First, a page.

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Today's Letters: What's wrong with NIMBY?
Letters to the Editor
Published February 20, 2008
I have read with interest all the articles appearing in the Times as it relates to the landfill outside Dade City and have attended a meeting where Carl Roth and John Arnold have spoken.
I find Mr. Roth passionate in his point of view and I find Angelo's Aggregate Materials very lacking in actual engineering information. Mr. Arnold says those of us who live in the area of the proposed landfill and compost center have a "not in my back yard attitude." Why would we not have that attitude?
Angelo's thinks it can come into town for two years, throw money around, get the needed permits and zoning to make big bucks at the expense of those who have lived and worked here for years. We have selected to live in this peaceful, rural setting. I have worked my entire life and I think I deserve a better retirement than to have a landfill with garbage truck noise, bad roads, pollution, birds and smell and 200-foot-high composting towers - the tallest buildings in Pasco County - next to me. With access to CSX, garbage can be trucked in from anywhere.
Commission candidate John Nicolette says he can be impartial on the issue when he's been waltzing around helping Angelo's' representatives on other projects.
And Pat Mulieri, there is no point in paving roads in east Pasco if the landfill goes in. Our property will be so devalued most of us won't be able to sell it at any price. You will, however, have to keep paying to repave U.S. 98.
Although the Iafrates family may have a state-of-the-art landfill and compost center, it shouldn't be built anywhere near the Green Swamp. I would point out to Angelo's that Interstate 75 runs north as well as south and if you were so interested in helping Pasco County, why would you not want to help Michigan, where you are based and which is the most economically depressed state in the nation?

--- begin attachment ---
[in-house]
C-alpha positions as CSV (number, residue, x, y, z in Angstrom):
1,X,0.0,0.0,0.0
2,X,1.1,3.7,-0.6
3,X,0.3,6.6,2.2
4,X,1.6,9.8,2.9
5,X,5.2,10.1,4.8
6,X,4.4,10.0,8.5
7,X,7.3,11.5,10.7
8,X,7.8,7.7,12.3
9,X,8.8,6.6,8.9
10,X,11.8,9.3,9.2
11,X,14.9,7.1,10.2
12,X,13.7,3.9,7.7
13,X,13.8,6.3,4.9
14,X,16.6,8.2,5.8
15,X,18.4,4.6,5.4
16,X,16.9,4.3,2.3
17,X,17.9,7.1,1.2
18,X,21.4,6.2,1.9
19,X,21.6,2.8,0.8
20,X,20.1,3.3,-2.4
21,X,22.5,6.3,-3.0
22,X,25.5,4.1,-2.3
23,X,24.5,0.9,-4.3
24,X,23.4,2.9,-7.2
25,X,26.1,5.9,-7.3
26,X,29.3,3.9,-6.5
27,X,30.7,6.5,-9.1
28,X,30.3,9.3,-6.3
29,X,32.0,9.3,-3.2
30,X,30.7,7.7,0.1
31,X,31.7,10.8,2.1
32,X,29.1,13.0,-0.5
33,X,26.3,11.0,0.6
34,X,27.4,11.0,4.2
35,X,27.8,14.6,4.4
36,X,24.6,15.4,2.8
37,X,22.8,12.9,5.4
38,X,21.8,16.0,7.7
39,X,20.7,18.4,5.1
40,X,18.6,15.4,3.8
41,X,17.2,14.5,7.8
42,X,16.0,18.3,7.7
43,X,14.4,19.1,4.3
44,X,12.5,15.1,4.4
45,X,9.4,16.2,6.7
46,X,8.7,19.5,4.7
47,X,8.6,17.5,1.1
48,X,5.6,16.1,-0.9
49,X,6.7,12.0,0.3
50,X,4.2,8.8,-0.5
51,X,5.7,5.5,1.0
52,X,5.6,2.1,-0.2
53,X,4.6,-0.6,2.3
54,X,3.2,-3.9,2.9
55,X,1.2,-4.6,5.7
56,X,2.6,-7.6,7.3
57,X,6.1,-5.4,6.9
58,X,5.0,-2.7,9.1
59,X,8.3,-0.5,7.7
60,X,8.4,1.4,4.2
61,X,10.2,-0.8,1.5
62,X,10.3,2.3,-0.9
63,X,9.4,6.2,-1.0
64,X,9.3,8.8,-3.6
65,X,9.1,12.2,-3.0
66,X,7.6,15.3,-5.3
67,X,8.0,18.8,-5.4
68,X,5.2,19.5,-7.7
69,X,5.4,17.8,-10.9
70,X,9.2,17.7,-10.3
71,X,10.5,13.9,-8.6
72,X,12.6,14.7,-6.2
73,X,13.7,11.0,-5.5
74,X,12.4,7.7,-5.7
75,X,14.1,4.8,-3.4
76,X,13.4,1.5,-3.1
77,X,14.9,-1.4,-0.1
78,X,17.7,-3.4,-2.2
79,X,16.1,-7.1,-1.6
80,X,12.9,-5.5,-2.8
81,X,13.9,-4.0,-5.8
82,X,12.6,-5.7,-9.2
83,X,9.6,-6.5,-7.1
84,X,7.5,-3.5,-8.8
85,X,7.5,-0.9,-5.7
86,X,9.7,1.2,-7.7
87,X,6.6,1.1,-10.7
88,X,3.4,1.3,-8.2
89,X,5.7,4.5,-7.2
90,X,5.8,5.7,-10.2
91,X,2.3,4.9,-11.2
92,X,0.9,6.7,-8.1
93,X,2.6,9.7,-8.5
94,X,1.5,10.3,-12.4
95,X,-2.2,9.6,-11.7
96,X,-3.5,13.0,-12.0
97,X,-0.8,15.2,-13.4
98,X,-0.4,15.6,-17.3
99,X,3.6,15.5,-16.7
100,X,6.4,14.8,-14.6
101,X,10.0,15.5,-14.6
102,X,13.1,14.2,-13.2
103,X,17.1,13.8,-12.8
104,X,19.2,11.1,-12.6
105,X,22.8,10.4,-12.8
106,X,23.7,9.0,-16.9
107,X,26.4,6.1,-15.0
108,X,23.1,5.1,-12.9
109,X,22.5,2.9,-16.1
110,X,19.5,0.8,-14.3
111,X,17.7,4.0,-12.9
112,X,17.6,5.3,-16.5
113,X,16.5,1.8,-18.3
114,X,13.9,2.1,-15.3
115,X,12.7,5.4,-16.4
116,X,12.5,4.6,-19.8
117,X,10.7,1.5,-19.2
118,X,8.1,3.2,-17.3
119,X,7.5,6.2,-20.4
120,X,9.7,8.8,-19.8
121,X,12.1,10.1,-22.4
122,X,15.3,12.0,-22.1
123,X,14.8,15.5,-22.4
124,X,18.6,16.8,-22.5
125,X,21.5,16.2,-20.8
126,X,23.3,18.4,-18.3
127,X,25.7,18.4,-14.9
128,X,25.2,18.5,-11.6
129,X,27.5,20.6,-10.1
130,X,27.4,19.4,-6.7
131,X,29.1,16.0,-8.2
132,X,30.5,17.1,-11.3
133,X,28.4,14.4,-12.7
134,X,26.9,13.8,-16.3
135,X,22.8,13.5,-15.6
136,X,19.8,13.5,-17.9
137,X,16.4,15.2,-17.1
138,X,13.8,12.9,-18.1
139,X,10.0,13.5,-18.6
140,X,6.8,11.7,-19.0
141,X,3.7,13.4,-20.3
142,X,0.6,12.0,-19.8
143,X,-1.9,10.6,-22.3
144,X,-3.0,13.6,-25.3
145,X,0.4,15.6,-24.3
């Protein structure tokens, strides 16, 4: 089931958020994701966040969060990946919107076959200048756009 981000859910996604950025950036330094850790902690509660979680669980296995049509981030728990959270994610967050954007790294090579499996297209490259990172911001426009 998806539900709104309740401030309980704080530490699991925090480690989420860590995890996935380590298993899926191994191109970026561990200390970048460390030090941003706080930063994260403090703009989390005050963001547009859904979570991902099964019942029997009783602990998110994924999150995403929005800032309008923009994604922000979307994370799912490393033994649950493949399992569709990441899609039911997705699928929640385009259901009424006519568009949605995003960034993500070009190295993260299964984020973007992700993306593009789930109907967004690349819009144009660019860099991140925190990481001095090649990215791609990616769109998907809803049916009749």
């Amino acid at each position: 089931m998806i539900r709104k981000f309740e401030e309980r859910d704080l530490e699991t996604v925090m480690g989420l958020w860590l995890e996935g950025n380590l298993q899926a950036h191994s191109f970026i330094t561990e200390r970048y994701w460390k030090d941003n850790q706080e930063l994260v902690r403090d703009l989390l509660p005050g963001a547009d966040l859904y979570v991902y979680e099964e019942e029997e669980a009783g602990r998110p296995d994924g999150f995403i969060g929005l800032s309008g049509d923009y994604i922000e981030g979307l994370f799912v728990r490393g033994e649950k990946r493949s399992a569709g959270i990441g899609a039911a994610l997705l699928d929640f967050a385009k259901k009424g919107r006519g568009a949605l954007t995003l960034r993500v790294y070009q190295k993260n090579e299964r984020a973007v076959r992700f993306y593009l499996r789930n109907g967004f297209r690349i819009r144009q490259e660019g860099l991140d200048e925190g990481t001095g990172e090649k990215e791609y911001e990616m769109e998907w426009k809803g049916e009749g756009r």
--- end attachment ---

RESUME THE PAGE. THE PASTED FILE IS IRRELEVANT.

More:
Linda Cluey, Dade City
Let's developa Pasco beach
My wife and I have lived in Pasco County for more than 21 years. During that time, a number of parcels of land, with Gulf of Mexico frontage, have been purchased by Pasco County and/or the state of Florida. Every time this happens, I eagerly wait to hear that a portion of the land, even a small fraction, is to be developed into a public beach. Each time I have been disappointed to read about keeping the land untouched, nature trails and boardwalk tours for schoolchildren, protecting it against what or whom I do not know.
What about the recreational needs of the 250,000 to 350,000 people that live in Pasco County, most within 10 miles of the coast? What about helping to develop or promote more tourism? Clearwater Beach is not completely natural; it requires frequent and extensive renourishment, especially after storms and hurricanes. What is the problem with developing at least one beach at least four times the size of Hudson Beach, add some pavilions, a fishing pier, boat launch and adequate lime rock parking lots? Do it as natural as possible, but do it. We are not talking about a significant negative impact on environment, just a beach for the residents and tourists to go to and enjoy.
A prime location would be the western end of State Road 52. The paved road is already there, with easy access from U.S. 19. Other locations could be found, if you really wanted to!
The question is not "should" we? The question is "how soon" will we develop a Pasco County beach?
Daniel Ernest, Bayonet Point
Wal-Mart is a looming threat
Though much has been said about the effect of traffic for Beacon Woods and the soon-to-open Wal-Mart, we in Leisure Beach have already felt the burden. We have asked all in office to consider putting a light at our entrance to Leisure Beach, but to no avail. The Florida Department of Transportation basically said not until there is a major accident.
Since the cut-through to Beach Boulevard from U.S. 19 has become the first place to make a U-turn heading north, we have had a huge increase in traffic while trying to exit our development. It is nearly impossible to make a left-hand turn, and the right turn is a series of near misses by those making U-turns.
Recently, a semitrailer truck from Wal-Mart used our streets to make a U-turn and then proceeded out to U.S. 19 heading south. The store is not yet open and this is what we have to contend with now. To wait until there is a fatality is unacceptable.
We need help now. Though our politicians seem sympathetic to our situation, none of them have been able to produce a solution. What are we to do?
Terry Drago, Hudson
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